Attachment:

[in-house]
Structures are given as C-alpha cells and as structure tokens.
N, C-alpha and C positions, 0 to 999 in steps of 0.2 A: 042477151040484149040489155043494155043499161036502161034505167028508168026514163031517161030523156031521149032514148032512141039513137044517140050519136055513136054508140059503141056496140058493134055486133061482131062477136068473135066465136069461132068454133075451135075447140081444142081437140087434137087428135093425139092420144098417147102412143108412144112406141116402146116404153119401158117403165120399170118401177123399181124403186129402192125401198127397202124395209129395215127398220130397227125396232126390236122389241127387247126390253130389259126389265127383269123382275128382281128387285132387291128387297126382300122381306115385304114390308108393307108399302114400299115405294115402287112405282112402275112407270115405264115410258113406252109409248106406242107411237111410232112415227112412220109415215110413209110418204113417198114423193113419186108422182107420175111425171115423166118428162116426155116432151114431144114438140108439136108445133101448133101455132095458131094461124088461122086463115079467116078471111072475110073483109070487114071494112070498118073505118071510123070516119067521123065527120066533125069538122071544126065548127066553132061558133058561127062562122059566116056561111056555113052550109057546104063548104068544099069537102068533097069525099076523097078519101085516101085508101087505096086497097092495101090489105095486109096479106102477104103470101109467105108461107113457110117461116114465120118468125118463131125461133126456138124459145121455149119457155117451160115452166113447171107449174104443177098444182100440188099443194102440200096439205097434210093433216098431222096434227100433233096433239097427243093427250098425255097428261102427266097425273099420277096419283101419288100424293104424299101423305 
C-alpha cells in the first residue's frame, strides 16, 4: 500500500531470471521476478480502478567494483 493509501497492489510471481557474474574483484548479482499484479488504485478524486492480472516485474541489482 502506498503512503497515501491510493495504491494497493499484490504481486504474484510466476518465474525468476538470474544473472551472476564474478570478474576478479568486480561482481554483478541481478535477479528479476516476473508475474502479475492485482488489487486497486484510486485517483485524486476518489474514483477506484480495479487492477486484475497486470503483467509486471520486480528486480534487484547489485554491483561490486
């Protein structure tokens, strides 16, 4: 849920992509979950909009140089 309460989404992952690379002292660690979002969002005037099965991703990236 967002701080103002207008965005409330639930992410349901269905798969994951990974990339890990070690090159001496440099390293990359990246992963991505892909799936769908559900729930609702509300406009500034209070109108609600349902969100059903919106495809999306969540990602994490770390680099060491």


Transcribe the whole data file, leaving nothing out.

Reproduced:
[in-house]
Structures are given as C-alpha cells and as structure tokens.
N, C-alpha and C positions, 0 to 999 in steps of 0.2 A: 042477151040484149040489155043494155043499161036502161034505167028508168026514163031517161030523156031521149032514148032512141039513137044517140050519136055513136054508140059503141056496140058493134055486133061482131062477136068473135066465136069461132068454133075451135075447140081444142081437140087434137087428135093425139092420144098417147102412143108412144112406141116402146116404153119401158117403165120399170118401177123399181124403186129402192125401198127397202124395209129395215127398220130397227125396232126390236122389241127387247126390253130389259126389265127383269123382275128382281128387285132387291128387297126382300122381306115385304114390308108393307108399302114400299115405294115402287112405282112402275112407270115405264115410258113406252109409248106406242107411237111410232112415227112412220109415215110413209110418204113417198114423193113419186108422182107420175111425171115423166118428162116426155116432151114431144114438140108439136108445133101448133101455132095458131094461124088461122086463115079467116078471111072475110073483109070487114071494112070498118073505118071510123070516119067521123065527120066533125069538122071544126065548127066553132061558133058561127062562122059566116056561111056555113052550109057546104063548104068544099069537102068533097069525099076523097078519101085516101085508101087505096086497097092495101090489105095486109096479106102477104103470101109467105108461107113457110117461116114465120118468125118463131125461133126456138124459145121455149119457155117451160115452166113447171107449174104443177098444182100440188099443194102440200096439205097434210093433216098431222096434227100433233096433239097427243093427250098425255097428261102427266097425273099420277096419283101419288100424293104424299101423305 
C-alpha cells in the first residue's frame, strides 16, 4: 500500500531470471521476478480502478567494483 493509501497492489510471481557474474574483484548479482499484479488504485478524486492480472516485474541489482 502506498503512503497515501491510493495504491494497493499484490504481486504474484510466476518465474525468476538470474544473472551472476564474478570478474576478479568486480561482481554483478541481478535477479528479476516476473508475474502479475492485482488489487486497486484510486485517483485524486476518489474514483477506484480495479487492477486484475497486470503483467509486471520486480528486480534487484547489485554491483561490486
């Protein structure tokens, strides 16, 4: 849920992509979950909009140089 309460989404992952690379002292660690979002969002005037099965991703990236 967002701080103002207008965005409330639930992410349901269905798969994951990974990339890990070690090159001496440099390293990359990246992963991505892909799936769908559900729930609702509300406009500034209070109108609600349902969100059903919106495809999306969540990602994490770390680099060491």